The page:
Sarah: You're so right actually. Sometimes I think probably because it's another term and I think we hear from brokers a lot like, let's just put out on the table that when you're all trading, were trading through brokers and what do brokers want from all of us? They want us to trade. And so sure they want to trade too, they want to make money, we want to protect our profits, we want to limit our risk, and of course everybody's looking for that one cash cow of a trade out there but we also do hear from brokers a lot that say, that explain rolling and adjusting as not necessarily a new trade but giving that first trade a second chance. And I think it actually relates to who we are as people and I just want to throw trading here on one side. Also look at everybody as a trader and the psychology of it all. I think every time any of us place a trade, we want to give things the benefit of the doubt. That it is going to work out. We all want something to be okay. We never want to set up something for failure. And I think sometimes when you're trading, it's important to be very conscious of that because when we start making those assumptions and thinking oh gosh I really hope it works out, this has to work, this has to work. We've really moved away from rational decision making that you need to make in the trade. And I think people just jump to this idea of it's okay, I can adjust. I can roll and it will just hide that and I don't have to deal with that right now. I can just move it out a little bit further. And I have to say that might be good in the short term but in the long term that can really bite you. I don't know if I'm allowed to say bite in the ass but it can really hurt you. And sometimes like you said, taking the band aid off quick or slow either way it's going to hurt. So what's the best way to actually get back on track? And sometimes because we hear from brokers about how it's okay we can hide this. It's okay, we can move on. I think people stop remembering that it actually isn't a new trade. But I like what you said, I think that's actually a good way to counterbalance that. So a solution into thinking that way is when you do start adjusting or rolling, rather than now looking for profit, is you're just really looking to break even to make back some of the loss and to cover commission. And that's another thing too here. We haven't really talked about that and ‘commissions’ can be another good podcast down the road. It's just talking about how conditions influence trading and that's another topic that we really don't hear about very often but it affects us every month and it affects our bottom line because we are all retail traders and we're paying commission. Let's mark that down as an actual theme to do cause I think that would be a good discussion. And I think that leads me into another idea that I wanted to make sure we're talking about, is that when we're adjusting and rolling, there is no undo button and I think that a lot of traders wish that once they start getting into adjusting and rolling that they're, secretly in their minds, they're thinking there's an undo button. And I would totally admit, I have trade right now that I wish there's an undo button on. So here's an example of a trade that's not working now, with you guys we're completely open and honest about trades, so here is one with DG I am in. I bought a call. It was long in position and then DG sold off. So I decided while I'm going to make an adjustment to that trade, I'm going to sell 72's and hold on to my 74 long position. So essentially creating a credit spread. And then lo and behold, what happened today DG shot up through 72. Like oh my god, man, where's my undo button?  I didn't have it. So speaking of adjusting and rolling,  I'm actually working on an example right now in DG and making the decision about what do I want to do moving forward. So let's take the same tips that we just discussed in the podcast and add that into this specific example. So right now when I'm in DG and the price of it is higher than the strike of which I sold. I have to make a decision about where do I think that underline is going. Where do I think that stock DG is going to move as it expires tomorrow. And so right now I'm actually holding the 72. I've been paying a lot of attention to how it's been pricing especially into this afternoon and that's really important when you're trying to decide whether to adjust or roll make sure you take good look at that options chain. Really look at and get a good feel for where is volume coming in, where are people lining up on that options chain, where do they put the stakes in the ground about where they think things are going. Use that information to help you with your trade to decide whether you want to adjust or roll. That's very helpful. And make the decision about okay I don't have an undo button here. I already adjusted the trades so I was long to 74 I added short the 72, what do I need to do now moving into tomorrow? For this specific example, in my mind tomorrow I'm going to evaluate; do I want to look to take an assignment on anything? If something has value, do I want to look for that assignment piece so I might be short in the stock if I keep this short position on or do I just want to get rid of the whole thing and say yeah, this is just a small loss and we'll just get out of it.. Do I want to get rid of just the 72's that I sold? So we're going to go through all that scenarios in the live trade room because I think that's really important. But for all of you in the podcast as well I hope you go through a same process of looking at a position you're in. Something I adjusted. I don't have an undo button. I was wrong about the direction that I thought something was moving and so as I move into tomorrow that is the end for me. I tried doing an adjustment on it. I am not going to go out any further. I confess up to it and say yup I got out of four or five winning positions this week and this one isn't working and that's okay. And I'm not going to continue the risk on this by rolling this out any further. I was wrong, I tried it once, I didn't get it so I have to make a good rational decision to say tomorrow's the end of this trade. Even though I have the ability and the broker's little light will flash and say hey you can do this. I'm not going to do that I have already made that choice one time and it's time to move on to look for other trades that can make me money. Cause I can make more money in the market being focused on the right trade rather than spending too much time on trades that are wrong. I don't know when you look at trades do you ever have a point where you're like I just have to stop here.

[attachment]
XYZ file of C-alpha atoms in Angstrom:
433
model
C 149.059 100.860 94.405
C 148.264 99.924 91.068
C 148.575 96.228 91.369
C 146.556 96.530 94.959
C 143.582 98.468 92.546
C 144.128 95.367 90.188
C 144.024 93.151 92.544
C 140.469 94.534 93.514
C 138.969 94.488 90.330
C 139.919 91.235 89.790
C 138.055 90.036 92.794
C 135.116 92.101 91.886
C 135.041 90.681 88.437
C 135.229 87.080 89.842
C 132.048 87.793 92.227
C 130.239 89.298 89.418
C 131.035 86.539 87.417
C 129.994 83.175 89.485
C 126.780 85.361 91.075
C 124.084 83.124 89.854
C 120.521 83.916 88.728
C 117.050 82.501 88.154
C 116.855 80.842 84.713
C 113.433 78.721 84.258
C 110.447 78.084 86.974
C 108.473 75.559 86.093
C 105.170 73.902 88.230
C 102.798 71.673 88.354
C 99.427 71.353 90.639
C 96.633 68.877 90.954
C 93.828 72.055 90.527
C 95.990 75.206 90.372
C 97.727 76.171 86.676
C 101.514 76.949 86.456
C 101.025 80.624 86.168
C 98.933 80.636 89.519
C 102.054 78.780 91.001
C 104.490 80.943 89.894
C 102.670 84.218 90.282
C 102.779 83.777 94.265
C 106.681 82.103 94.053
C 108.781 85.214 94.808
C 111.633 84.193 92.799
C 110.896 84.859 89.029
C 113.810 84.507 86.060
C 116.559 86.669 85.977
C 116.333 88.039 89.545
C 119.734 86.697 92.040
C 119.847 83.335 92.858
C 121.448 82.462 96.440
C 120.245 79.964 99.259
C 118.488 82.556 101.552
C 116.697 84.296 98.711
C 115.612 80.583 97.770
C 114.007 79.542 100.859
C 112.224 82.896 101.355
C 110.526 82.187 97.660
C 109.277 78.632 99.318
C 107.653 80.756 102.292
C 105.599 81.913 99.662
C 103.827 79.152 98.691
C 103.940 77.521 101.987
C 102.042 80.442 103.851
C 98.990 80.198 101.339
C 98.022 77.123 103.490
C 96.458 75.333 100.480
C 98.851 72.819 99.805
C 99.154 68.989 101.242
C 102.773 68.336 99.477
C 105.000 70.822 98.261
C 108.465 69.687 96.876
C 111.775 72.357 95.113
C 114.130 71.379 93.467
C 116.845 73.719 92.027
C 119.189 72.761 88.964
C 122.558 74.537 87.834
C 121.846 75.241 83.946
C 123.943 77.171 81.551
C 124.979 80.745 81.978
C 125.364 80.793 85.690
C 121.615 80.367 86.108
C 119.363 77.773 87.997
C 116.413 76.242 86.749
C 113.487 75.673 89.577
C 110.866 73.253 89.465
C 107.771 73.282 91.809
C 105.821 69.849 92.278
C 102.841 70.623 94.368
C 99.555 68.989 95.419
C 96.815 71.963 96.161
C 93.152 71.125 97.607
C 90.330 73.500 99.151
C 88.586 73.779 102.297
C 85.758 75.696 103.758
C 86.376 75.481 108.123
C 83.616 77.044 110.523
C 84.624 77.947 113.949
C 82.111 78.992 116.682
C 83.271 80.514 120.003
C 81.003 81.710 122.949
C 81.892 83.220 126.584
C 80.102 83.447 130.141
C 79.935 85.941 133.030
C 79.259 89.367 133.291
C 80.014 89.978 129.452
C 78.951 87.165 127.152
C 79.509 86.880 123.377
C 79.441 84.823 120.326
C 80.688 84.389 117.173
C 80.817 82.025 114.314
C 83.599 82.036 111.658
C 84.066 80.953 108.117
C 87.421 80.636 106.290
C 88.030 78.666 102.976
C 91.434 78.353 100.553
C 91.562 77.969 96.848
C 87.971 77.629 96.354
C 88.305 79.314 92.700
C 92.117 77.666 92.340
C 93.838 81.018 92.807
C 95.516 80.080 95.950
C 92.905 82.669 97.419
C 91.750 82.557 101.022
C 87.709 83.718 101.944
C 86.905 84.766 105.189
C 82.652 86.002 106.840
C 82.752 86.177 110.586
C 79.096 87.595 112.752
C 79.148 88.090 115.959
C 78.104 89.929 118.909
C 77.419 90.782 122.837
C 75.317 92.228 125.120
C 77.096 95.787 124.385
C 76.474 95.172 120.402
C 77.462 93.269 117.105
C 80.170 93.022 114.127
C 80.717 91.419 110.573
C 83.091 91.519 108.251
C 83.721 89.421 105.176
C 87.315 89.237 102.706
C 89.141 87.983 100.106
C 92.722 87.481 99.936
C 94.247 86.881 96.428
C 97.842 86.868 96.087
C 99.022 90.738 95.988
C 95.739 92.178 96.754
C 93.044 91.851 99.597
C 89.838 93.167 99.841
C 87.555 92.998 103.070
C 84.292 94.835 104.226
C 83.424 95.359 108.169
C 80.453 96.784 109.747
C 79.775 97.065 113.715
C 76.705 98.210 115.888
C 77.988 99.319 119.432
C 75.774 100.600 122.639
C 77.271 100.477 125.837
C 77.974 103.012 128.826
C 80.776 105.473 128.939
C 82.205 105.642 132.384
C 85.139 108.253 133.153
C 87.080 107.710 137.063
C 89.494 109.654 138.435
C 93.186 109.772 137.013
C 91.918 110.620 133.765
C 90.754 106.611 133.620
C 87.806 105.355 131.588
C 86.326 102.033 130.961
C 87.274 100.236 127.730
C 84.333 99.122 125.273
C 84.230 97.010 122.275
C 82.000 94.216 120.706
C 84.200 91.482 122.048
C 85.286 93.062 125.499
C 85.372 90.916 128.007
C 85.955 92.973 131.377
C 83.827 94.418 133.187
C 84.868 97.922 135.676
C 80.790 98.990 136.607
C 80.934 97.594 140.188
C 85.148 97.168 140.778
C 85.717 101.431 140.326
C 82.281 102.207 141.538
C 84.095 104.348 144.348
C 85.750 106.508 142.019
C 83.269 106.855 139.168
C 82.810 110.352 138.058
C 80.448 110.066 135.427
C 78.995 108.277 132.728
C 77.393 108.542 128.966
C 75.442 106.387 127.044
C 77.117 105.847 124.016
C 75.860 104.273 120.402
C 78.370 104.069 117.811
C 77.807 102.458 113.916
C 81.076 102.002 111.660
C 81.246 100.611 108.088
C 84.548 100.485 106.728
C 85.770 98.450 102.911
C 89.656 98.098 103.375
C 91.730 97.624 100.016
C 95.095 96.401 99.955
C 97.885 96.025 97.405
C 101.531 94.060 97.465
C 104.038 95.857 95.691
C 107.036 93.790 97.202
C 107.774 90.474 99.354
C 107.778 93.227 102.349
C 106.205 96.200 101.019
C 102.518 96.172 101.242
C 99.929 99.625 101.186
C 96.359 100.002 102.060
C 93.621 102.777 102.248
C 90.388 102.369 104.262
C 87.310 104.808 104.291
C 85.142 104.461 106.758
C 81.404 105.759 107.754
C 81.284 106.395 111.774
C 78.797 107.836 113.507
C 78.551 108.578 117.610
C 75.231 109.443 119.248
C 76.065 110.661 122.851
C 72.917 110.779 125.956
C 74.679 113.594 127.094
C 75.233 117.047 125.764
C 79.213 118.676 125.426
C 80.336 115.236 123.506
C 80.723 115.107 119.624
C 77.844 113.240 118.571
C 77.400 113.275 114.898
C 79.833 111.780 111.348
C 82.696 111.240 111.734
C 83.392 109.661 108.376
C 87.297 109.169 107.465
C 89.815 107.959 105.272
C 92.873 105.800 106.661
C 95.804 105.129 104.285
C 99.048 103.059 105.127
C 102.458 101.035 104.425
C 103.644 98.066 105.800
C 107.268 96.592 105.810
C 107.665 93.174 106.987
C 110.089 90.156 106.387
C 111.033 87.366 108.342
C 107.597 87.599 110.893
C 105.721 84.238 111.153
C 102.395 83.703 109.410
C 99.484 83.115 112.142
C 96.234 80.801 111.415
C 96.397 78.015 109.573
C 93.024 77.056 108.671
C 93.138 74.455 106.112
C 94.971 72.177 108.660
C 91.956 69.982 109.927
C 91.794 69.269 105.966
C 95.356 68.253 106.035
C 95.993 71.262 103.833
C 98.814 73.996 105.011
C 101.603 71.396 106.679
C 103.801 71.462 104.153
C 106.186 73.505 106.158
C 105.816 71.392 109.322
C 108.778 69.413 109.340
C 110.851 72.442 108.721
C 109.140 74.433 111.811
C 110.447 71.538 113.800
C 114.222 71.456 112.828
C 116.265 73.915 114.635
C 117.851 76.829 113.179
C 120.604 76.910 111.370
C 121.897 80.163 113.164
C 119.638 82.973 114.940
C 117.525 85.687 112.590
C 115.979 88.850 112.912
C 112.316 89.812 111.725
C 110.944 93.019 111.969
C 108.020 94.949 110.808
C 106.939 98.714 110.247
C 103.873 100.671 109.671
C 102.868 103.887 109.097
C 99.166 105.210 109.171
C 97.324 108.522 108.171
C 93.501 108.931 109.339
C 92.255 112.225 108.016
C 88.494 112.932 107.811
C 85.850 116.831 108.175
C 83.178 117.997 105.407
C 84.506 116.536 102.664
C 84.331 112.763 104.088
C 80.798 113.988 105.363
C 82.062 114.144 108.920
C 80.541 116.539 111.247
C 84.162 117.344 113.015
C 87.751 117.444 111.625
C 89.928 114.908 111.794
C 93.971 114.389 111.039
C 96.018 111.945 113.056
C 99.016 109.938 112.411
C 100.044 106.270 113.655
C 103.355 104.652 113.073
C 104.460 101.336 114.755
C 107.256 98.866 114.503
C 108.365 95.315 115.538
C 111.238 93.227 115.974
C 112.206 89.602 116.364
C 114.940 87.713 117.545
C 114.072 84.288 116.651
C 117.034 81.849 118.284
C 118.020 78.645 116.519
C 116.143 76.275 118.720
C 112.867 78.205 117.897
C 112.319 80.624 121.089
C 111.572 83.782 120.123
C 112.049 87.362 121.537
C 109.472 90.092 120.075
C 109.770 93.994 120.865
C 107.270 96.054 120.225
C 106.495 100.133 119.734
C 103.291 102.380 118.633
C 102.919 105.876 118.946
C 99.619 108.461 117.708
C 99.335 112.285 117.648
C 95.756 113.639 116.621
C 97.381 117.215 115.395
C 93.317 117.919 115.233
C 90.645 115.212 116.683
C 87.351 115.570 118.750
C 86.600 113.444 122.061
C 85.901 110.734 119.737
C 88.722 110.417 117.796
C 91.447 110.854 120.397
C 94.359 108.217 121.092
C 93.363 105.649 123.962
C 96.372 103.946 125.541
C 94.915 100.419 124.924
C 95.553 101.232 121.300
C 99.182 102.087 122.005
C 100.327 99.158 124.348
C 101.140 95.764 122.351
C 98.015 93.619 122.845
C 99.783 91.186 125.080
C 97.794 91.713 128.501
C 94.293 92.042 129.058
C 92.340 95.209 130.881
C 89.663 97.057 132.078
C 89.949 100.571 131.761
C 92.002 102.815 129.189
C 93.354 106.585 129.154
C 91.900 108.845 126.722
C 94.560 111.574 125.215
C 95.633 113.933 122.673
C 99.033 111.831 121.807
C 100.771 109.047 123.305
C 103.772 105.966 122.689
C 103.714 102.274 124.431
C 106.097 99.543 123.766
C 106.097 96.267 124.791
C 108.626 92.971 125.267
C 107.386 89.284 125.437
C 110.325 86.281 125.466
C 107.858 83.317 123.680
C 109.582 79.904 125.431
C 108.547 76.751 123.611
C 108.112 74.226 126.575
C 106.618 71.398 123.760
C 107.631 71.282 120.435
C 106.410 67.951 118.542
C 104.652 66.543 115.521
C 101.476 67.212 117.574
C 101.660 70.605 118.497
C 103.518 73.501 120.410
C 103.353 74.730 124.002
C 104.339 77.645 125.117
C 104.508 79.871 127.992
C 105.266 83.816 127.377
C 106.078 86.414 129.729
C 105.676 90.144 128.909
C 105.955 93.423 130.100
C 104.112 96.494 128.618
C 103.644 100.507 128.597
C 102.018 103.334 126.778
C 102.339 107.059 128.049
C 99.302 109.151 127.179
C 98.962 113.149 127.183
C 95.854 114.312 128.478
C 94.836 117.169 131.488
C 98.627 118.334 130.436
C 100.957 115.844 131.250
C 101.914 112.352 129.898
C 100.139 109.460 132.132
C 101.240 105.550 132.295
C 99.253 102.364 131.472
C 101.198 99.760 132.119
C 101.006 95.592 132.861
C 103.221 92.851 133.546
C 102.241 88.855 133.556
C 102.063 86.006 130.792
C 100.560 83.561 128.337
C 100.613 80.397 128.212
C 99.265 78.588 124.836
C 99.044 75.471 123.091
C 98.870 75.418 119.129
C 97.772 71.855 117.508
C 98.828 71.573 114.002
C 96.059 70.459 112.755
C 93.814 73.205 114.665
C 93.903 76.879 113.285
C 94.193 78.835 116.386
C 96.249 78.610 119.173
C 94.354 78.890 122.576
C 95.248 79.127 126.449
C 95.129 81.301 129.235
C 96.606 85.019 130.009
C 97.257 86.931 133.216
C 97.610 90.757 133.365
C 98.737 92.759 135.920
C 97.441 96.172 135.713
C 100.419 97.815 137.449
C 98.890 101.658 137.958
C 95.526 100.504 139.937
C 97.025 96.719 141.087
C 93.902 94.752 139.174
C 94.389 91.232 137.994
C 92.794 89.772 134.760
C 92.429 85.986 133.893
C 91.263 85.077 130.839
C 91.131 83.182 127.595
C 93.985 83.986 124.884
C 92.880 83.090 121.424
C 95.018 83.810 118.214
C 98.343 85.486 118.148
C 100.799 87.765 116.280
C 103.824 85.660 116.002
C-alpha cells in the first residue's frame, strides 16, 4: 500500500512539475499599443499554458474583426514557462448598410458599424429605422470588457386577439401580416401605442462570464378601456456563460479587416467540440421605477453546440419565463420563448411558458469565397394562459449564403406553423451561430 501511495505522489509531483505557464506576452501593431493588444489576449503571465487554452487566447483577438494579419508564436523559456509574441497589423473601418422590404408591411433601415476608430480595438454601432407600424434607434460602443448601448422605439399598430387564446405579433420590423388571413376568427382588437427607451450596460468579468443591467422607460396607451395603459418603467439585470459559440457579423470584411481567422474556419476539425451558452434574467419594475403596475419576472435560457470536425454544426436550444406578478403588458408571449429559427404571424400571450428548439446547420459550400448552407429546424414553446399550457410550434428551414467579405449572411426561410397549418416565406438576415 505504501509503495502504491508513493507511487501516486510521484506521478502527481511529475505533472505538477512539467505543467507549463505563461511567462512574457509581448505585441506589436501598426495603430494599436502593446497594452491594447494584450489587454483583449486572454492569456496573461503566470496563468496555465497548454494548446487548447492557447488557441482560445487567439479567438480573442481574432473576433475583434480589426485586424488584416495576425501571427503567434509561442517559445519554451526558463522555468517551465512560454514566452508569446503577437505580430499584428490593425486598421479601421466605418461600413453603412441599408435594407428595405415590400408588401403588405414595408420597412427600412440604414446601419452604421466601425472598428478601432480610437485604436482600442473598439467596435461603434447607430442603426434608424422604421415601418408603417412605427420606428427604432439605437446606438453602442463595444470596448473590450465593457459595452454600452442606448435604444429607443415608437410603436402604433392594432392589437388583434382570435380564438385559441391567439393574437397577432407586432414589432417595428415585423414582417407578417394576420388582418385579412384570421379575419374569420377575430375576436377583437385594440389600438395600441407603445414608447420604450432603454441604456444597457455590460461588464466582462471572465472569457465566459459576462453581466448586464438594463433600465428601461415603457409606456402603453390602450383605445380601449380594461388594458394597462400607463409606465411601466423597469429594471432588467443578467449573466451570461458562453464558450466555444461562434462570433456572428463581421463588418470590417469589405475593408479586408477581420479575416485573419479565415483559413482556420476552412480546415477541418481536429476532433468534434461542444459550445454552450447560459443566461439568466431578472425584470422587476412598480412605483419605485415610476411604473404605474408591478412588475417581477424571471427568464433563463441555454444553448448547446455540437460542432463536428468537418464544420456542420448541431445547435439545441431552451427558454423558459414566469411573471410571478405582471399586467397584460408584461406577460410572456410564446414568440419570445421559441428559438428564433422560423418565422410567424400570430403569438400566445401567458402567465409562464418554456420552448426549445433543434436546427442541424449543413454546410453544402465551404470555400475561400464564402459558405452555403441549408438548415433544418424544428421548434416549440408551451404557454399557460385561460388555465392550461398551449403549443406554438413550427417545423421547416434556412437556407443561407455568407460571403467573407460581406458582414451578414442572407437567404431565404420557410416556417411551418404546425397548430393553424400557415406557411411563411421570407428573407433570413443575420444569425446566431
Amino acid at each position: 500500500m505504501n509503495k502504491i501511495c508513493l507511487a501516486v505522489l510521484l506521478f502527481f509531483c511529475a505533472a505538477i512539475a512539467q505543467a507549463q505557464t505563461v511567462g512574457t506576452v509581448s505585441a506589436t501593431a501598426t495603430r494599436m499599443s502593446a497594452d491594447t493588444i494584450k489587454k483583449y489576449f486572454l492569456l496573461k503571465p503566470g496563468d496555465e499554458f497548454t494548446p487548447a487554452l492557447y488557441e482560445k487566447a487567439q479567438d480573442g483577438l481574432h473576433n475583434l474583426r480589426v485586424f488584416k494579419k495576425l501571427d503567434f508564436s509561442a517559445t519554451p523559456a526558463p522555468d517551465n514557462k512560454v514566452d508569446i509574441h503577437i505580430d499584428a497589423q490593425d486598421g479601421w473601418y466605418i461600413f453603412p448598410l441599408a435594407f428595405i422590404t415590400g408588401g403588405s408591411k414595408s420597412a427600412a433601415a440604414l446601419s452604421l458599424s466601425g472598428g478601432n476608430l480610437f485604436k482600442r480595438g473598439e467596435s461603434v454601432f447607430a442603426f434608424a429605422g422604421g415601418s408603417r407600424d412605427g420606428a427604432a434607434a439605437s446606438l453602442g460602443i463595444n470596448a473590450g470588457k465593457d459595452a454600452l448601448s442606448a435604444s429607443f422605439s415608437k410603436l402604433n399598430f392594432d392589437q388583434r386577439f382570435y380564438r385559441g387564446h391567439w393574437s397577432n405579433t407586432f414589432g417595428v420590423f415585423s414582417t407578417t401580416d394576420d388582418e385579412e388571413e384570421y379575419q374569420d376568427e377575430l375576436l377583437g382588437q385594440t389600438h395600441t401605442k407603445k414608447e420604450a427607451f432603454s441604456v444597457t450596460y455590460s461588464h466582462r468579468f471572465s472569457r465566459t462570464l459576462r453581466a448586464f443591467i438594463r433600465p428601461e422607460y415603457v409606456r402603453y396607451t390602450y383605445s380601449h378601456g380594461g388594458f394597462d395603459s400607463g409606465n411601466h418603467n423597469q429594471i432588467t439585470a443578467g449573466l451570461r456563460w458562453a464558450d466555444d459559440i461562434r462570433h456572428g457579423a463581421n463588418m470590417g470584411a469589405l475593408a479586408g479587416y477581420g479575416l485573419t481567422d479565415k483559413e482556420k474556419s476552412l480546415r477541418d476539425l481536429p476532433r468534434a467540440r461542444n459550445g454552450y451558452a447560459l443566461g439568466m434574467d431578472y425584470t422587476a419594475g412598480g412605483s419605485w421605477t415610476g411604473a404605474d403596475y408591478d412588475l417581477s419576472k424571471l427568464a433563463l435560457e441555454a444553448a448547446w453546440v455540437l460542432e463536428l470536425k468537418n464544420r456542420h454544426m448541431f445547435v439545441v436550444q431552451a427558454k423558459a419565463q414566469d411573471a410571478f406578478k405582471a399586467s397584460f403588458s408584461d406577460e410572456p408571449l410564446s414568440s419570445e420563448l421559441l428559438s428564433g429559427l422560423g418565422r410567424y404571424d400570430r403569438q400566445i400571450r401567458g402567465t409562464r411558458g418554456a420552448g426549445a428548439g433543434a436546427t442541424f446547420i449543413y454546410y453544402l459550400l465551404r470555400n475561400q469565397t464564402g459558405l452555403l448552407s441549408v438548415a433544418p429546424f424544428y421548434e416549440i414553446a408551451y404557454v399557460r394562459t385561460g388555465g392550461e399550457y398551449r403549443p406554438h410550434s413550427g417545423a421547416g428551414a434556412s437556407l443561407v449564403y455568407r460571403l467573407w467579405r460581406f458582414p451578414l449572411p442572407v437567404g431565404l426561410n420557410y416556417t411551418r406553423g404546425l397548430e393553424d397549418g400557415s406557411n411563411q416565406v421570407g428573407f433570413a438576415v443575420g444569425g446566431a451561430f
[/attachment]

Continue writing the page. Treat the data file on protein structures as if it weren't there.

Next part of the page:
TJ: All the time and it's usually you try once, you try twice and then it's time to move on to something with better opportunity and not dwell or focus on the one trade or two trades of eight or two trades of ten that didn't work. Right? We're always focused on that one or two that didn't work when there's seven or eight or nine that have worked really well. But we're still well, like you said, as humans focused on that and I think, I don't know, I'd like to leave this with kind of a thought too and goes along to the last point in it. I think thought it was a really great point was if I'm taking a second. So for example, I have Apple. I take one trade, it doesn't work, I adjust it or roll it, and I'm looking at that second trade. Why does that second trade have to be an Apple? Maybe there's a better opportunity in a different stock in Google. So why do I have to stay in Apple just because I started trading in Apple? Maybe there's a better opportunity and I can make my loss back in a different stock and I think that's what we have to remember that like you said just because there is that rolling button on your brokerage that makes you that one click roll, doesn't mean you need to use it. And you need to really evaluate at the end of the day, is it better to stay in the original stock, and I think there's opportunity there. Or is there more opportunity somewhere else where I can make more money and I think that's kept me on the right side of things for many years.


Sarah: Those are wise words my friend and I'm sure all of you guys listening to this podcast can absolutely relate to this feeling because this is something that we all deal with. And I hope this has been really helpful for you to hear a little bit about how we evaluate trades and what we basically do with them when they're not working. I think it's sometimes really easy cause we are shorter term traders and we have so many profitable trades that sometimes a lot of the learning can come from trades that don’t work and so happy to talk through all of that. So great podcast today I think this was really helpful for everybody. We would love to hear from you though. So one is, send us an email if there's a specific theme that you'd like us to talk about moving forward we're happy to take all of those pieces of feedback and then also please post a review. The reviews are what really helped build this podcast up and helped other people benefit from the learning that's here. So please review the podcast. Look forward to seeing you guys all guys next week and happy trading everybody.